By Glyn Bowerman
Young lovers, oceans between them, a gripping correspondence and a life lost in battle.
All of this is on offer at the Archives of Ontario in a new exhibit, announced Valentine’s Day, entitled Dear Sadie: love, lives and remembrance form Ontario’s First World War.
Sadie Arbuckle was a Toronto office worker, who lived above her father’s Queen Street shoe store.
“It’s a really exciting collection,” said Stewart Boden, outreach officer for the Archives.
Boden says the collection, two boxes worth, was donated to the Archives by an ancestor of Arbuckle in the early seventies.
“Archives hold records of personal lives,” said Boden. “So we can really see first person perspective of things that we’re used to reading about in broad overviews.”
“Harry I don’t understand myself since you left,” writes Arbuckle in the spring of 1916.
Lieut. Harry Mason had just left Arbuckle for the last time, slated to be shipped-out to the frontlines in France.
“I wonder if I shall ever see your dear dear face again,” replies Mason. “[P]lease Dear don’t love me, don’t please Sadie, not now.”
This year will mark the hundredth anniversary of Canada’s involvement in the first “great war.”
Early on in his service, Lieut. Mason served with the 67th Battalion, “the Western Scots,” digging trenches. He later joined the Royal Flying Corps as a gunner, Jan. 4, 1917. He writes, sometimes optimistically, sometimes graphically; all the while he is trying to describe his horrific experiences, without disturbing his “Sweetheart.”
“I finished this letter last night, but the rest of it was too awful to send so I tore it up.”
“Harry was writing to Sadie about what he was experiencing, but he didn’t want her to have to go through the horrors of war,” Boden said.
Arbuckle writes about Toronto during wartime, about fundraising drives and enlistment, the information reaching the home front, and the role of women during the war.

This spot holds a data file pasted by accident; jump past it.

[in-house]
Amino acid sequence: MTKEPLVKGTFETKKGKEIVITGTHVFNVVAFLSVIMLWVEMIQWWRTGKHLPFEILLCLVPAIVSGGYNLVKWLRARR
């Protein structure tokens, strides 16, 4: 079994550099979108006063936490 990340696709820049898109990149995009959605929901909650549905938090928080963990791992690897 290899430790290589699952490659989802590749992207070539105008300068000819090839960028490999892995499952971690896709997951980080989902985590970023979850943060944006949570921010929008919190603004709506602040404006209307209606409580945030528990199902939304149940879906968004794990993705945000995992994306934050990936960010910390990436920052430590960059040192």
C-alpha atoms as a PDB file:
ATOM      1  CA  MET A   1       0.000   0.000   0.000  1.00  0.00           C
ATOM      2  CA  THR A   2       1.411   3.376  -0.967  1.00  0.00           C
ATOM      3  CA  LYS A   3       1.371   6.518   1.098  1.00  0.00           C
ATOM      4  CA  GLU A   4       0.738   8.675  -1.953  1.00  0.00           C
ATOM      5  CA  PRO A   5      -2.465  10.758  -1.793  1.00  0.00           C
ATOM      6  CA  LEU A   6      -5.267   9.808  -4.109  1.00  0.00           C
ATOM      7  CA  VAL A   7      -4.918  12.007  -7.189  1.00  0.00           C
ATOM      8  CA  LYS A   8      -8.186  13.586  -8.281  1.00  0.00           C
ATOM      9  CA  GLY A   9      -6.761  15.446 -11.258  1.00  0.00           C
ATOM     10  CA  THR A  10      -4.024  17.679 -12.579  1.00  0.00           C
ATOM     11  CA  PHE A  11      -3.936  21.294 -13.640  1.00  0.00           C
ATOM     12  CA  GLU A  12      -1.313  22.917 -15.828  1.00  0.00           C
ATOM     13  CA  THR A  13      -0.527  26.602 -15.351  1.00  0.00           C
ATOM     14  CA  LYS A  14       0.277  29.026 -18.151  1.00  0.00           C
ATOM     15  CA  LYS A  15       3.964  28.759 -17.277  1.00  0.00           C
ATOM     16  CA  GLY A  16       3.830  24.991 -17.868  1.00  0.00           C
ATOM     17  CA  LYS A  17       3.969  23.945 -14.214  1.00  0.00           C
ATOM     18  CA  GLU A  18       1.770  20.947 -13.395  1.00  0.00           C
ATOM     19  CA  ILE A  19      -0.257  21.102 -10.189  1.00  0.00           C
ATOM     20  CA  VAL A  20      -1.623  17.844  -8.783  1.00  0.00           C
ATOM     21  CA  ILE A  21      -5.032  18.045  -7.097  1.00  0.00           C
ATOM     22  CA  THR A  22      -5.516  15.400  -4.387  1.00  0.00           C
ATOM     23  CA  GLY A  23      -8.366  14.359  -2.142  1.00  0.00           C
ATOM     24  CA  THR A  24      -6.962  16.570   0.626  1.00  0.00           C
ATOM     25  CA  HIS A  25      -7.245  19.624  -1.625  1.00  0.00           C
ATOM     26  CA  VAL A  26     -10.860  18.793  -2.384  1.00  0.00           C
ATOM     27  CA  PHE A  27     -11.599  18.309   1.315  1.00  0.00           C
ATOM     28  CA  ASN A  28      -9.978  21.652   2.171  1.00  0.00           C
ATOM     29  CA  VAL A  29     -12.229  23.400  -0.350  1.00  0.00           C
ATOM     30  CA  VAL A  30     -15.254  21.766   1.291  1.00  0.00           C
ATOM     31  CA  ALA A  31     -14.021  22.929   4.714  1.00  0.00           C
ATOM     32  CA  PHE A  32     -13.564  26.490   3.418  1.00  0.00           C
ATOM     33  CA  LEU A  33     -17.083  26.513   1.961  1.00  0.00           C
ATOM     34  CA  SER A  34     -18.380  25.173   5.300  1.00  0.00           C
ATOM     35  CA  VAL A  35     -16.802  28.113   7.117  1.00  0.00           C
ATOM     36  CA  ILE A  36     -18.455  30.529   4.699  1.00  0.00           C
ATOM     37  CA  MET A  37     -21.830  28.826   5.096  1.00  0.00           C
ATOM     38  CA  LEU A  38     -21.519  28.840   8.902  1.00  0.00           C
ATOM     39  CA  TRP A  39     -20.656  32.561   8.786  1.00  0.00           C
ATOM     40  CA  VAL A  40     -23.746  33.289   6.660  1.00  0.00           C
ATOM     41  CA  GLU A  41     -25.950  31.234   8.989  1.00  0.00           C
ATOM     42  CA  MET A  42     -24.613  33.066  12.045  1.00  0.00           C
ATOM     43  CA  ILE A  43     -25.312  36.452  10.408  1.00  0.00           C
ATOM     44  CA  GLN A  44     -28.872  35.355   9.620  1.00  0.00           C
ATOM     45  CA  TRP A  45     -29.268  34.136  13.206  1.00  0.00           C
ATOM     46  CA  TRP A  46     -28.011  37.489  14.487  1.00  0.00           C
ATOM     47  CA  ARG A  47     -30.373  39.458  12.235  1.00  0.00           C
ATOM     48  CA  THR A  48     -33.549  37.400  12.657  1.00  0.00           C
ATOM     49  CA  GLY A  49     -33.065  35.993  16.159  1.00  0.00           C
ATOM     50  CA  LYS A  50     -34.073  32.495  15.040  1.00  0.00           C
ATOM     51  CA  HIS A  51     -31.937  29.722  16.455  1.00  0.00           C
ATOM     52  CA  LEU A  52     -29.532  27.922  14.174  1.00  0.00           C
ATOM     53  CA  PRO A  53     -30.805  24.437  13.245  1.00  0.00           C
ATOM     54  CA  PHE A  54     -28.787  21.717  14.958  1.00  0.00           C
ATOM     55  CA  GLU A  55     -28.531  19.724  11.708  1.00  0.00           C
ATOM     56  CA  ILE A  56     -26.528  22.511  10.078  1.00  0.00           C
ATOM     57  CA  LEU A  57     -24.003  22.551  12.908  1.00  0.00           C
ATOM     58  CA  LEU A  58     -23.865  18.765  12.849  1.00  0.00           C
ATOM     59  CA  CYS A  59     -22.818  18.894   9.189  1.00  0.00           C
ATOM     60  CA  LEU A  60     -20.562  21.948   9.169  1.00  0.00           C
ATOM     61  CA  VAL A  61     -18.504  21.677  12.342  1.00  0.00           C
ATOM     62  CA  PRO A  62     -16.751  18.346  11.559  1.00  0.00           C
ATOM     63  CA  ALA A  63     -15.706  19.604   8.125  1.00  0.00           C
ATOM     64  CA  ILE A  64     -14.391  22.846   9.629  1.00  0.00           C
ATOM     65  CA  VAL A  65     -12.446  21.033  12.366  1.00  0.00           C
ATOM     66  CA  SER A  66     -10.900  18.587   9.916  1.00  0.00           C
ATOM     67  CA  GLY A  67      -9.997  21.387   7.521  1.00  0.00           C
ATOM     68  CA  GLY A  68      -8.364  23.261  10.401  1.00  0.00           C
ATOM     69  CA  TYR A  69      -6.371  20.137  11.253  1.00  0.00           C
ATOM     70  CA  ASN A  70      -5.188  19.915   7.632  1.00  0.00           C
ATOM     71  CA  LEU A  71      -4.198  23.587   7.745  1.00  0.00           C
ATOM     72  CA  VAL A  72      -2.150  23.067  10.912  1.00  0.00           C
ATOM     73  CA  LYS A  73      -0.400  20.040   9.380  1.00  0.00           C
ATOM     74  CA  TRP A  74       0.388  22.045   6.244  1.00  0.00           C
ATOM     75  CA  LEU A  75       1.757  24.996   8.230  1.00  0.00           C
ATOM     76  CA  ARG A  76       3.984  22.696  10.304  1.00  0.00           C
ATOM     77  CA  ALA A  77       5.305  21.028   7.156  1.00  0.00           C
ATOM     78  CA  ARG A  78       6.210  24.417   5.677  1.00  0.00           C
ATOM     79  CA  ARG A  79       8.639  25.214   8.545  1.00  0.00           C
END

“I wonder how many times I have wished I were a boy,” writes Arbuckle. “I would just love to be going as a soldier & if I had been a boy (worse luck I’m not) I surely would have been one of some kind. A girl has to wait for results, where a boy can go and see them. Suppose you are shocked at me by now.”
“Sadie trying to tell the story of regular life really told us a lot about what people in Ontario were going through at the time,” said Boden.
The correspondence begins before the war, Oct. 28, 1913 and terminates with Mason’s last letter from the front, April 22, 1917. Another letter in the collection from Mason’s brother informs Arbuckle of Harry’s death, April 28, 1917.
“Harry often spoke of you and we thought you should know of his death,” writes Mason’s brother. “We all feel this loss very keenly and knowing that you were very dear to Harry wish you to accept our deepest sympathies.”
Tragically, Arbuckle did not receive this May 5 letter before she sent her last to Mason, asking if she can help, if he needs new socks.
“What’s really exciting about the collection is that it’s very complete,” said Boden. “Sadie obviously kept all of Harry’s letters, herself. But the Mason family got back all of Harry’s effects when he died, and so they must have given all of the letters that Sadie had sent back to Sadie. And so she had the complete correspondence, both sides of it, which is pretty rare in an archival collection.”
The exhibit is available online, and in person at the Archives of Ontario, in Toronto. There will also be a travelling exhibit beginning in June and culminating back at the Archives this fall.
Dates and locations will be available on the Archives website, and @ArchivesOntario will be tweeting WW1 content throughout the year.